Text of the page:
Christmas Eve & Christmas Day (24/25 December 2019)


December 24, 2019

Reading 1Reading 2Reading 3Reading 4Reading 1 AltReading 2 Alt
Isaiah 9:2-7Psalm 96Titus 2:11-14Luke 2:11-14John 1:1-14

by Bruce Epperly

Preaching on Christmas Eve and Christmas Day are among the most challenging homiletical assignments preachers face. While I am overjoyed to tell the Christmas message and sing the familiar carols, I recognize that preachers and their congregants have heard the story so often that it has been normalized, domesticated, and taken for granted. We appreciate the story of the Holy Family, magi, and shepherds. We delight in the star and are enchanted by the lighted tree. Yet, we yearn for something new. A new song and a deeper understanding where mystery and enchantment go beyond words and doctrines. 

We also recognize that, especially on Christmas Eve, many of the attendees are there under duress, having been dragged from video games to carol singing and pre- or postprandial cocktails to celebrate the yearly family ritual of Christmas Eve. More than ever these days, children, young adults, and their parents, come with little knowledge of hymn and carol and more familiarity with Rudolph and Frosty than the stories of magi, shepherds, and the Holy Family.  

Still, preacher and congregation want the evening to be something special. As much as I like Hallmark movies, we want something more than the predictable kiss that makes everything right. We want to feel the mood of Christmas, its radical message of Incarnation in Judea and in our hearts. We want to become Christmas people. 

To contrive this special moment often spoils it. To touch the holiness of Incarnation in us and in Bethlehem, we preachers need to address ourselves first, sitting lose with our homiletical memories, to discover the amazing novelty of the moment.

Christmas is the celebration of novelty and creative transformation in the maelstrom of history and human life. The Christmas story is incredible, almost miraculous in nature. While John and Luke come from independent strains, they complement each other in the gestalt of Christmas. “The hopes and fears of all the years” are focused in a Bethlehem stable. The Word and Wisdom of God, Logos and Sophia, is made flesh in the ambiguities, wonders, and conflicts of history. The whole universe, including Divinity itself, conspires in the birth of a child, the growing edge and hope of the future. Christ is born of Mary, in Bethlehem, in a humble stable, and praised by angels and outliers.

The Word and Wisdom of God is made flesh in Bethlehem in Judea. The Infinite is incarnate in the most finite and fragile of moments, the birth of a child. The context is spiritual and political. Indeed, the incarnational and political cannot be torn apart in the stories of Jesus’ birth. As a result of Roman occupation of the once proud Israel, a working class family is forced to pay taxes without representation at the most inconvenient time, the late stages of Mary’s pregnancy. The Holy Family, financially strapped and politically powerless, is representative the majority world and all families with their economic backs against the wall, dispossessed as the result of machinations of the powers and principalities.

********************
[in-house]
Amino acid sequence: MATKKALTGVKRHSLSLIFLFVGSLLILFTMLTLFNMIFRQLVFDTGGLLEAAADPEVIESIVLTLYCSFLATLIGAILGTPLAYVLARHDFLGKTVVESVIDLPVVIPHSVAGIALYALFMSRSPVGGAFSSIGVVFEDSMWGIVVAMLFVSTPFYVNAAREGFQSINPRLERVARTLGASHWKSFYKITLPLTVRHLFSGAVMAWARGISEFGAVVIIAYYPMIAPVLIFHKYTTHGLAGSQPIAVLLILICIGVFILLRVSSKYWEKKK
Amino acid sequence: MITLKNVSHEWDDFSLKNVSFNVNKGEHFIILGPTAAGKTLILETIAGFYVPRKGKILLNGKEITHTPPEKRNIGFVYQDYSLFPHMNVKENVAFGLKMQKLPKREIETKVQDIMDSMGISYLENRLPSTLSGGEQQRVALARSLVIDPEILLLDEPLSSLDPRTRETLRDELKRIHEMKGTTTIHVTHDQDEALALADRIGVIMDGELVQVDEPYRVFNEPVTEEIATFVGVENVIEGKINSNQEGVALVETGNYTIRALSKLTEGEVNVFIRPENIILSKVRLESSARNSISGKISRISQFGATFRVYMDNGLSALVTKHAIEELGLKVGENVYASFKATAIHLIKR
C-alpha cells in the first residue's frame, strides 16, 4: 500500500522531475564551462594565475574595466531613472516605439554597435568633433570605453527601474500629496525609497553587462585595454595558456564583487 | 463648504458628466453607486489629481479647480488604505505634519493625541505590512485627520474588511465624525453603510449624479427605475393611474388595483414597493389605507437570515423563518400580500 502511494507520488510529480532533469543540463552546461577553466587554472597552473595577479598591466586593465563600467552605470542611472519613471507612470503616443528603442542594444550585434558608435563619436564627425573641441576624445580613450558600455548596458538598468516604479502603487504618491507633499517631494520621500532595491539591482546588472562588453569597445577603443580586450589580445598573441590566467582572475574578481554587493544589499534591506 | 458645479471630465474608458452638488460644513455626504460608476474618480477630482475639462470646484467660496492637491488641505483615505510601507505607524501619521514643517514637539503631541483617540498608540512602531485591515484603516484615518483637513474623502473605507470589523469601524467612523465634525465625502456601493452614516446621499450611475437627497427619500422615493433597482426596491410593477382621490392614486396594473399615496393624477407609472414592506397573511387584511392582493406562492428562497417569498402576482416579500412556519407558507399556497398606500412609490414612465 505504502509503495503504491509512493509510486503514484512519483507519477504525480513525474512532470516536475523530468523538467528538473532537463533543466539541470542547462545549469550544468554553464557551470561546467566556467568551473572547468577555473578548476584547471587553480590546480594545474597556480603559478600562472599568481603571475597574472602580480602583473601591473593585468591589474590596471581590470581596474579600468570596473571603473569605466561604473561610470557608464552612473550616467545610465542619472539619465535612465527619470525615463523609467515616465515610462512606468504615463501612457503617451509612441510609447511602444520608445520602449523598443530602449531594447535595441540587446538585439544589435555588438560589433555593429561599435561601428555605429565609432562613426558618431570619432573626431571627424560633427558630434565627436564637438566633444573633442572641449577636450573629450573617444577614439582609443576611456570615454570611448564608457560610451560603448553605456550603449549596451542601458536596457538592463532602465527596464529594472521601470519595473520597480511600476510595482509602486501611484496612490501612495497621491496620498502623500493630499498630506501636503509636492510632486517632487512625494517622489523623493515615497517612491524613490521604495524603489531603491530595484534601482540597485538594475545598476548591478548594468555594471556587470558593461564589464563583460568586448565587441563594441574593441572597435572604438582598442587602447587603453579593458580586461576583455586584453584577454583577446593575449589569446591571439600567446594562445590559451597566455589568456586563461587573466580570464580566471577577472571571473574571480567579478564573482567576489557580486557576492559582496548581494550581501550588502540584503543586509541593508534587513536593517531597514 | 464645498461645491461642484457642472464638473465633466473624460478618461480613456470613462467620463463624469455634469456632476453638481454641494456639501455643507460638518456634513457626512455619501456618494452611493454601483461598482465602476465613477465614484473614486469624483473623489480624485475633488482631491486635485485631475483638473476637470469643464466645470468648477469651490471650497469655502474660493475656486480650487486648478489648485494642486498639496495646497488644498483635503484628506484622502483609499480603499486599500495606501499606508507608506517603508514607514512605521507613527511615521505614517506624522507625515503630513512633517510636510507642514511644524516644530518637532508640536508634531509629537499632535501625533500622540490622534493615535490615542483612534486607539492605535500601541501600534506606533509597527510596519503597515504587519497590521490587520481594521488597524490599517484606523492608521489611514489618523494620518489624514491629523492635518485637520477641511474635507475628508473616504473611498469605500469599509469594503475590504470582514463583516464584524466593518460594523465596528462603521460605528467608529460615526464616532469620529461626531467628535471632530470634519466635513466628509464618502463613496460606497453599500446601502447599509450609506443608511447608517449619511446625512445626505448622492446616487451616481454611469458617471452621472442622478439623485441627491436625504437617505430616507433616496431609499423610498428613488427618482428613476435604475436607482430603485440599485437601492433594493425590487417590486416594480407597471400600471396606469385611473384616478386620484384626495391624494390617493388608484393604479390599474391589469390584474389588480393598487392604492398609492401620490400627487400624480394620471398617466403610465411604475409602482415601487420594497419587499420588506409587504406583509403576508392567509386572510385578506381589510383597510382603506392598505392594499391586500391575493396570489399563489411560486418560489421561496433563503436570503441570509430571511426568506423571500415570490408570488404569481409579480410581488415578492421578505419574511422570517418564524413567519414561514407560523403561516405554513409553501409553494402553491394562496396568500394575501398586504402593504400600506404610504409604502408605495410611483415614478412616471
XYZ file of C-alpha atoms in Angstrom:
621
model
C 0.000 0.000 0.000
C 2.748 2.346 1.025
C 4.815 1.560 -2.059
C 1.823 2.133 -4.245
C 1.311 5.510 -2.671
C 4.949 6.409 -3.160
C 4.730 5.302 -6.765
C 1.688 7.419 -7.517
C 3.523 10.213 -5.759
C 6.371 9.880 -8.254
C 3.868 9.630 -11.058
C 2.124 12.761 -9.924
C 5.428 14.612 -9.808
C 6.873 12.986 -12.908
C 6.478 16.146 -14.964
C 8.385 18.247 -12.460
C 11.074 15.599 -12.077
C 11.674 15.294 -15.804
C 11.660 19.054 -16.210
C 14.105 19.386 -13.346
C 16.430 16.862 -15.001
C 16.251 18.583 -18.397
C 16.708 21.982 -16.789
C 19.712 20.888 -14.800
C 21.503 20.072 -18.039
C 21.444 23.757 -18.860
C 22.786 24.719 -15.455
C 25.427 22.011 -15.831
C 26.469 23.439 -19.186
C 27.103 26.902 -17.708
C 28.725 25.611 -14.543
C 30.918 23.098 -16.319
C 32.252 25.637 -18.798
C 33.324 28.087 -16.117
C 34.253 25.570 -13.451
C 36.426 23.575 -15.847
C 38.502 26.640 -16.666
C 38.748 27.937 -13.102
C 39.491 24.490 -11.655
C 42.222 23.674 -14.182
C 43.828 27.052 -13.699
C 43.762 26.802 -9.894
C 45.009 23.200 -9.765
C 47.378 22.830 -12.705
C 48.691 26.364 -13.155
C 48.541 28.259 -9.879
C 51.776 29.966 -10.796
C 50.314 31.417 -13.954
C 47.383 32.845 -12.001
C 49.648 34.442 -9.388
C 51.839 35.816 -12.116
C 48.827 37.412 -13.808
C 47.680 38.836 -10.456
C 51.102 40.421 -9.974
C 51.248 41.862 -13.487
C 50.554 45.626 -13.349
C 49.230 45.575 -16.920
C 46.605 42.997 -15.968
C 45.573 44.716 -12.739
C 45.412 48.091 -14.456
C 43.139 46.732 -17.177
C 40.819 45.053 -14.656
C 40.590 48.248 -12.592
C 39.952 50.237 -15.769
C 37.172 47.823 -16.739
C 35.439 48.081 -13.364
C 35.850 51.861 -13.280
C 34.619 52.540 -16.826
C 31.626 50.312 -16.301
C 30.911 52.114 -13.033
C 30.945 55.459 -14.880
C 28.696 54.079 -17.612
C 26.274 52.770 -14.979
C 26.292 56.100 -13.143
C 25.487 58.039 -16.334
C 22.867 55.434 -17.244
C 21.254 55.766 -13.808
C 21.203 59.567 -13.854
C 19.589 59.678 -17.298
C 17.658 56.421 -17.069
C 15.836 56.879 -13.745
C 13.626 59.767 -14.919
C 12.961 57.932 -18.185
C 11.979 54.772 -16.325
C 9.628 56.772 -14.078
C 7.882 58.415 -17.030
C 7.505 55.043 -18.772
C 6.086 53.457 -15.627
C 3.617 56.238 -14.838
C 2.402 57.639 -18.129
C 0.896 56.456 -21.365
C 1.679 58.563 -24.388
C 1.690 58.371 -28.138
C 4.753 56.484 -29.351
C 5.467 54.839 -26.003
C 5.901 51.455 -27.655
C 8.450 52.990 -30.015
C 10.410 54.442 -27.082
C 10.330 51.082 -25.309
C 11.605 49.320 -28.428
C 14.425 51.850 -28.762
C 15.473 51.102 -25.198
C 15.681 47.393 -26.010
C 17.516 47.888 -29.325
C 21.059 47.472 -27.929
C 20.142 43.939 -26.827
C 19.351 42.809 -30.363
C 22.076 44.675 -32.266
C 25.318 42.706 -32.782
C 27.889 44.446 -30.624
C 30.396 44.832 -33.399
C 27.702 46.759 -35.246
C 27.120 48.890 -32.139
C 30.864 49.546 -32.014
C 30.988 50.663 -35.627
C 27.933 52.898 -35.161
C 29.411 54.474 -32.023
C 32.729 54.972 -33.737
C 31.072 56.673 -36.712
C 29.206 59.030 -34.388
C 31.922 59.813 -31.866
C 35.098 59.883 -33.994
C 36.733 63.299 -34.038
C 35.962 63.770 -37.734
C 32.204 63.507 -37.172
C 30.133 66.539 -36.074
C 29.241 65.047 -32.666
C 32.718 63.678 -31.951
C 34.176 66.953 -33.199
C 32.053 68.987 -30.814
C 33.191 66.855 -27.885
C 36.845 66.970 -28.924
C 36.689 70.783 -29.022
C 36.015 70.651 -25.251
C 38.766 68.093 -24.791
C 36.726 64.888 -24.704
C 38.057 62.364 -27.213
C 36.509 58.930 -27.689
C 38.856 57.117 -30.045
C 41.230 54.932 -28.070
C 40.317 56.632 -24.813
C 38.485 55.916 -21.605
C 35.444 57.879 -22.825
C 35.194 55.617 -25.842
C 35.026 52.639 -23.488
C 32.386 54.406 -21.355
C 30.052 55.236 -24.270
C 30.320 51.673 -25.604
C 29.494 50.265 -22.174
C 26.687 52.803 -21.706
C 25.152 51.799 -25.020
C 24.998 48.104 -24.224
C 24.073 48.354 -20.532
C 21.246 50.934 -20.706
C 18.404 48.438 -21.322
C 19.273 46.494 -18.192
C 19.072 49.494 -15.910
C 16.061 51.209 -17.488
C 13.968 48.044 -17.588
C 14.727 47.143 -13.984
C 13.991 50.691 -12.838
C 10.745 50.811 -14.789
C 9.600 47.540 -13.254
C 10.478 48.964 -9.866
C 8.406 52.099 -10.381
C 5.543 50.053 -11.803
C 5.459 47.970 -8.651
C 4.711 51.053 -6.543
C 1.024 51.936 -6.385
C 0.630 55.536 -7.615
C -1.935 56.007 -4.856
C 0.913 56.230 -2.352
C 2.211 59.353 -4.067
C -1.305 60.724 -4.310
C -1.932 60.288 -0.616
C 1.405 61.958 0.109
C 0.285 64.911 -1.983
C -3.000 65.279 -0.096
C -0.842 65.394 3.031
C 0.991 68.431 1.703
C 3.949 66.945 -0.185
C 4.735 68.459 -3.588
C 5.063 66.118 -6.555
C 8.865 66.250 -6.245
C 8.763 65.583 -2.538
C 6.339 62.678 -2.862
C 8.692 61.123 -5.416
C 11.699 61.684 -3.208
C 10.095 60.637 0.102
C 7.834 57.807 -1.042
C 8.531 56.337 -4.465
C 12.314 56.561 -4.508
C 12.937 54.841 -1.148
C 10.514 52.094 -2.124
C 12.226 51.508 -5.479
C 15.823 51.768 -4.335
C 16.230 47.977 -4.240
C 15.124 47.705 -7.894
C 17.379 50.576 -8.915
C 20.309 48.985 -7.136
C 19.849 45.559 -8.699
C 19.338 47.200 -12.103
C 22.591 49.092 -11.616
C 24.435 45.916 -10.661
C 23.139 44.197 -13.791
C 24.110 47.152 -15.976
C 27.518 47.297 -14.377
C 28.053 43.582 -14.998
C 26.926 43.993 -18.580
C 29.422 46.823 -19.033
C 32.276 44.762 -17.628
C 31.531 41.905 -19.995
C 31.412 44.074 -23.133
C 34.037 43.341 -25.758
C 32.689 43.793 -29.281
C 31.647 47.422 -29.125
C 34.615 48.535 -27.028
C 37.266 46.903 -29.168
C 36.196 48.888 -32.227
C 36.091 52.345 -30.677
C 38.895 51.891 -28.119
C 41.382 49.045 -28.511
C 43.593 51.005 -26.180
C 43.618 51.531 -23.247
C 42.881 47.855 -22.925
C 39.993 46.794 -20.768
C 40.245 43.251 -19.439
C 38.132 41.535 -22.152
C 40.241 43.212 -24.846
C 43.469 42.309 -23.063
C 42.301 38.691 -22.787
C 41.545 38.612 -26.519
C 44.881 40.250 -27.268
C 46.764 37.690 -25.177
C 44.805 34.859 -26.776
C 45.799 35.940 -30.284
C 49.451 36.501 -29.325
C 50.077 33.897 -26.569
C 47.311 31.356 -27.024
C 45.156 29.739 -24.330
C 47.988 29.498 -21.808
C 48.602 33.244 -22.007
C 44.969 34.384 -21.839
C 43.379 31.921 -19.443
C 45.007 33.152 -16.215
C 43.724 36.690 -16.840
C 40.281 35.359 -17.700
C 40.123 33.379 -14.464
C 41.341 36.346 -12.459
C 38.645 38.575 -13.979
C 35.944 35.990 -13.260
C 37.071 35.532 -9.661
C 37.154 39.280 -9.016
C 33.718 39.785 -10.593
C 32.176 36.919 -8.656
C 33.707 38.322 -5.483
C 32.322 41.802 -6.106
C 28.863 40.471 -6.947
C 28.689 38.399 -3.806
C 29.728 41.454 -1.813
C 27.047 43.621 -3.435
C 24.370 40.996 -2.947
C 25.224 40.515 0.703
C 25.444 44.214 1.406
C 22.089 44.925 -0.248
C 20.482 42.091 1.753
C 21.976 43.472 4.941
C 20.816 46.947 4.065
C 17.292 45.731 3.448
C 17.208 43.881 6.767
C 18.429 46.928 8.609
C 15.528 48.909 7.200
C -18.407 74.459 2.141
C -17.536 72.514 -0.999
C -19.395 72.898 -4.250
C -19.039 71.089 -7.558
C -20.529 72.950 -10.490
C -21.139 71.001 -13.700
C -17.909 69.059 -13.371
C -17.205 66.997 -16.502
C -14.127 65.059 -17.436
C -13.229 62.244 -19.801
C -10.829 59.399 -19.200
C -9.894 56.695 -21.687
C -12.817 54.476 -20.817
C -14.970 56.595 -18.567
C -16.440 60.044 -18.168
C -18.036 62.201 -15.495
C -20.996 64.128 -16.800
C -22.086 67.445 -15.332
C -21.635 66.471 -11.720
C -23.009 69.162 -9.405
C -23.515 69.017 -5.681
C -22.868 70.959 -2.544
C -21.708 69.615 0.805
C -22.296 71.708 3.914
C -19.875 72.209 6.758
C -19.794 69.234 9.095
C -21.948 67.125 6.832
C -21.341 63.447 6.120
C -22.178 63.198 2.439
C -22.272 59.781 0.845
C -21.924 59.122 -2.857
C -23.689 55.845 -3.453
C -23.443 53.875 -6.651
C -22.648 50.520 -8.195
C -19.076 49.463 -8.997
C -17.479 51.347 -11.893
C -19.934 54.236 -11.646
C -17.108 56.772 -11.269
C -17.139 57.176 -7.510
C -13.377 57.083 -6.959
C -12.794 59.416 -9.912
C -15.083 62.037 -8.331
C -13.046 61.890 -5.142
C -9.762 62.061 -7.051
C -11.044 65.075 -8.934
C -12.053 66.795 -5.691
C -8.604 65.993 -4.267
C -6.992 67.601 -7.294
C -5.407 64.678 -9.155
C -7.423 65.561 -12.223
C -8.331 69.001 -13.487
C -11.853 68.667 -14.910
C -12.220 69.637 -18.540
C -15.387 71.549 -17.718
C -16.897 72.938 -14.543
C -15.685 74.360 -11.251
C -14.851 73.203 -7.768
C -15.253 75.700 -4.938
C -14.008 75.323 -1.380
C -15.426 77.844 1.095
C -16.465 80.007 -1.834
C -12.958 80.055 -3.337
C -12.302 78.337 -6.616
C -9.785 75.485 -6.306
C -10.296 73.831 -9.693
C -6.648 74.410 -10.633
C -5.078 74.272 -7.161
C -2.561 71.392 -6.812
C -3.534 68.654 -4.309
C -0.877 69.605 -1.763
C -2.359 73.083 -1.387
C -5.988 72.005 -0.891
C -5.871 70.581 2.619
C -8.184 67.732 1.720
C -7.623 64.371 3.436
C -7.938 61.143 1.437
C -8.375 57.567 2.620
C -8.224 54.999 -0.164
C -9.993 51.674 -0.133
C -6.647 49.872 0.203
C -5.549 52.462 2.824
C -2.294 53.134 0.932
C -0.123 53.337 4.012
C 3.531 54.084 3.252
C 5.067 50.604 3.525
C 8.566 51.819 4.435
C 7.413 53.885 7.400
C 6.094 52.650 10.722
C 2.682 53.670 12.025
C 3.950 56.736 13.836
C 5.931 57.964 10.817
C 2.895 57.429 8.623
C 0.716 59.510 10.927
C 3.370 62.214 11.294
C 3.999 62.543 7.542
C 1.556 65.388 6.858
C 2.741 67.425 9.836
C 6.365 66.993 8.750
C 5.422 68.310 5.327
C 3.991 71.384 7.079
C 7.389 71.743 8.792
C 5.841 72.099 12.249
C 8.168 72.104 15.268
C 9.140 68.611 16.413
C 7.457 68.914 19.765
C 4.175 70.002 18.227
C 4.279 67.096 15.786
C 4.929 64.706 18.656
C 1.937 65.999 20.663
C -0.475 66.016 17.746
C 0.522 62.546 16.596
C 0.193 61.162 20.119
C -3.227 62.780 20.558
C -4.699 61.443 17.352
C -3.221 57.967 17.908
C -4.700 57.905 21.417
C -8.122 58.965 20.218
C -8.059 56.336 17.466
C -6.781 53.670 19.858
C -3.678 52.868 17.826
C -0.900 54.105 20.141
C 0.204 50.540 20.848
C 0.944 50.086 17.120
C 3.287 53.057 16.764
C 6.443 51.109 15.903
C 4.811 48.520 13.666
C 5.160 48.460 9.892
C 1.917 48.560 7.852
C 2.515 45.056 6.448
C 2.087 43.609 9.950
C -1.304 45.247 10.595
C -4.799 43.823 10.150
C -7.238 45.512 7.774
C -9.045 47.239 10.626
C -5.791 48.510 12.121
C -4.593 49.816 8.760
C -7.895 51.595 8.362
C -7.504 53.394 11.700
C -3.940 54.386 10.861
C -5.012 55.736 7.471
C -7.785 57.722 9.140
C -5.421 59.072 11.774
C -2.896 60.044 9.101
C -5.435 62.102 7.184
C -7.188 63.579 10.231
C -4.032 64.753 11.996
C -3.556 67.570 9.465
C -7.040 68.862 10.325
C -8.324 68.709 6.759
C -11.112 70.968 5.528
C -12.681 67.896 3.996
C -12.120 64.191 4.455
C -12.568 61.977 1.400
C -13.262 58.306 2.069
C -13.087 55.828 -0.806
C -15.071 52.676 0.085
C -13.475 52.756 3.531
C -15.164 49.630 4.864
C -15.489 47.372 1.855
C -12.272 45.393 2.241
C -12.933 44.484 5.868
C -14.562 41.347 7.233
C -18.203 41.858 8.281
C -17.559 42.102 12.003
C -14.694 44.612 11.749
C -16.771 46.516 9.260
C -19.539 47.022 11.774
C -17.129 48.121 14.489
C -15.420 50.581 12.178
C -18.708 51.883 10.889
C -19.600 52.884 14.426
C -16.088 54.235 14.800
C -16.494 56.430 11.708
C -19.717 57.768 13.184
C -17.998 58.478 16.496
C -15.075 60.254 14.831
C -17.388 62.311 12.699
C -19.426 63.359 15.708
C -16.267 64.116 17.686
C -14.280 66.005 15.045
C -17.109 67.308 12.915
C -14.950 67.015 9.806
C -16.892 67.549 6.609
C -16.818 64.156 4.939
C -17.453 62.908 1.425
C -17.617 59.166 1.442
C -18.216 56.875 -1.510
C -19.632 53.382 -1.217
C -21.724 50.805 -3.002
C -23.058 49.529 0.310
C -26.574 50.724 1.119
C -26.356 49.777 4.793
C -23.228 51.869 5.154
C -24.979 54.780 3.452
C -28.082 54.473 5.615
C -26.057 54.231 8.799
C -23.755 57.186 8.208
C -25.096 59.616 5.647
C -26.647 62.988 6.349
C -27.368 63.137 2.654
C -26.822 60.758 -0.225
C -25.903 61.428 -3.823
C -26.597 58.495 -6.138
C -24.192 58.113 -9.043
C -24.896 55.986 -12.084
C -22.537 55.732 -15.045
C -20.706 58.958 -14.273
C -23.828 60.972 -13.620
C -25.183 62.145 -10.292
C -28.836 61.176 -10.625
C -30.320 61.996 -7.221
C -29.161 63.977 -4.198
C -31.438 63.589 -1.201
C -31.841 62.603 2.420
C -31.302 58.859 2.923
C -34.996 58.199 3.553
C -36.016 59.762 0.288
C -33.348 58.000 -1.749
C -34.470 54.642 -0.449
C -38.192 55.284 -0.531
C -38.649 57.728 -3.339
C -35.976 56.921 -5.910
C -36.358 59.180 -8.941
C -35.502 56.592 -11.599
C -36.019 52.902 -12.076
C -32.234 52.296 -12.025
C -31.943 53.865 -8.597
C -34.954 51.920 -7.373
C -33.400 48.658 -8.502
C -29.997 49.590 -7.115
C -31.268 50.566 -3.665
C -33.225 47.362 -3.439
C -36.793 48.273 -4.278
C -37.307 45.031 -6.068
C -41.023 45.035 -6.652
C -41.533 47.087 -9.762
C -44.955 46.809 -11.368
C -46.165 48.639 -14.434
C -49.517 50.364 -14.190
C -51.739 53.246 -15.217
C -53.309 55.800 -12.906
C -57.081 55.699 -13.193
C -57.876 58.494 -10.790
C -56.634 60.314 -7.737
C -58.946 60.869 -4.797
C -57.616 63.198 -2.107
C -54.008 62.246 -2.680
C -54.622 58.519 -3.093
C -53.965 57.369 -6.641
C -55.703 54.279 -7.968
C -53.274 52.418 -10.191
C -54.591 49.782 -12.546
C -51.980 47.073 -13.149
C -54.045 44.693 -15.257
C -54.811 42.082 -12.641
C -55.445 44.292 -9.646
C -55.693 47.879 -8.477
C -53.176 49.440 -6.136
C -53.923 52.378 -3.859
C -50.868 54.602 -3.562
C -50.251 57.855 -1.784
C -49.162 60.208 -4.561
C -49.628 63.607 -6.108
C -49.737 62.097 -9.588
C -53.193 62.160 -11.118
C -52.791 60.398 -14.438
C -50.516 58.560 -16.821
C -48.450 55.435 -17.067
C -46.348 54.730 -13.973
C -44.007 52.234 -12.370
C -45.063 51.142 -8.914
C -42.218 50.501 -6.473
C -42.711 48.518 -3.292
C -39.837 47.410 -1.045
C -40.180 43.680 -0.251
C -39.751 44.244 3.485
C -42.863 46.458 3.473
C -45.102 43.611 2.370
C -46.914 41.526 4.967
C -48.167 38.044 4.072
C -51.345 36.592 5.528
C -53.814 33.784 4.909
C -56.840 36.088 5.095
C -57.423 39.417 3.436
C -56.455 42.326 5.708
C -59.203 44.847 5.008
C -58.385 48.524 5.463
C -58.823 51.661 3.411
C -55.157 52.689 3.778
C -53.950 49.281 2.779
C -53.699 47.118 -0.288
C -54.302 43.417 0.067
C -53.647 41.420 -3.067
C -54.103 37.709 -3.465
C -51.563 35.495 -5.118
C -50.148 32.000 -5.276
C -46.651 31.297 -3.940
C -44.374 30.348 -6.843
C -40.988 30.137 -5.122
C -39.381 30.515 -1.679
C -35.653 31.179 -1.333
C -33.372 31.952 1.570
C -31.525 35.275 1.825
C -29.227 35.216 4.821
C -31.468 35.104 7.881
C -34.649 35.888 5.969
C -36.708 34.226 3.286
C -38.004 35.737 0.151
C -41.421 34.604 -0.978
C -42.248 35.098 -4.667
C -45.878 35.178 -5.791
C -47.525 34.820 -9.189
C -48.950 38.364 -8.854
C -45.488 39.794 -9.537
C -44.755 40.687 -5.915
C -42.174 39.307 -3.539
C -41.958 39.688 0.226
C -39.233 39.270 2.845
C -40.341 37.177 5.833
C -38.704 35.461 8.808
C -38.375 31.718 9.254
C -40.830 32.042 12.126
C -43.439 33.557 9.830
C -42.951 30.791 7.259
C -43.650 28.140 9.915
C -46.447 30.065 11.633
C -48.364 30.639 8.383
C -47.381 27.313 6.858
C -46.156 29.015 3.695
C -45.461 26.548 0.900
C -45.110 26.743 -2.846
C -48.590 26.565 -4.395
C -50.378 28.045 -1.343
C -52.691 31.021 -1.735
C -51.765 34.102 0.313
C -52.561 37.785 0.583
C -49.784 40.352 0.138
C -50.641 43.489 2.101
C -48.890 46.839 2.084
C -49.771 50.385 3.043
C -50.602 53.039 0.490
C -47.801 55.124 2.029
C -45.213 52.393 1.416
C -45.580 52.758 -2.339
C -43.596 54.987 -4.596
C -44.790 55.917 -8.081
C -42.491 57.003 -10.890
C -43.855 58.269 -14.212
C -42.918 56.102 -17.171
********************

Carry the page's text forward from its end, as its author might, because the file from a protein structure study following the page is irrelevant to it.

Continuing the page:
No tinsel or romance in this Bethlehem child’s birth. The parents and their child Jesus lived their whole lives under the thumb of the Romans, never breathing free air, except the free air of the spirit and the joy of the newborn baby. Shepherds, far from the lovable creche characters, were at the low end of the social spectrum, looked down upon, powerless, and eking a livelihood from day to day. The Creative Word of the Universe, God’s revelation in the cosmic journey and a family’s peregrinations, comes to the least as well as the greatest. The whole earth is full of God’s glory and that includes the real world of cold evenings, flocks and messy stables. God’s vision is incarnate locally as well as globally. The Energy of the Universe in all its Tragic Beauty is right here in the fragile conception and humble birth of an apparently ordinary child as well as the grandeur of the angelic chorus. In letting the story deeply touch us, we are liberated from materialism and mundanity and experience the re-enchantment of new birth.

Something cosmic is happening here in Bethlehem and in every birth. The great Celtic spiritual guide Pelagius asserts that each newborn child reveals the face of God. The Infinite takes birth in the finite. The whole universe in a grain of sand and a little baby. The Loving Wisdom of the big bang and fourteen billion years of evolution is right here in Bethlehem, hidden from the powerful and proud. Yet, if the doors of perception, ours and theirs, are cleansed and open, we will see the Infinity of this child and every child. The incarnation in Bethlehem, this unique spot of divine revelation, opens our eyes to divine revelation everywhere. God in all things, all things in God.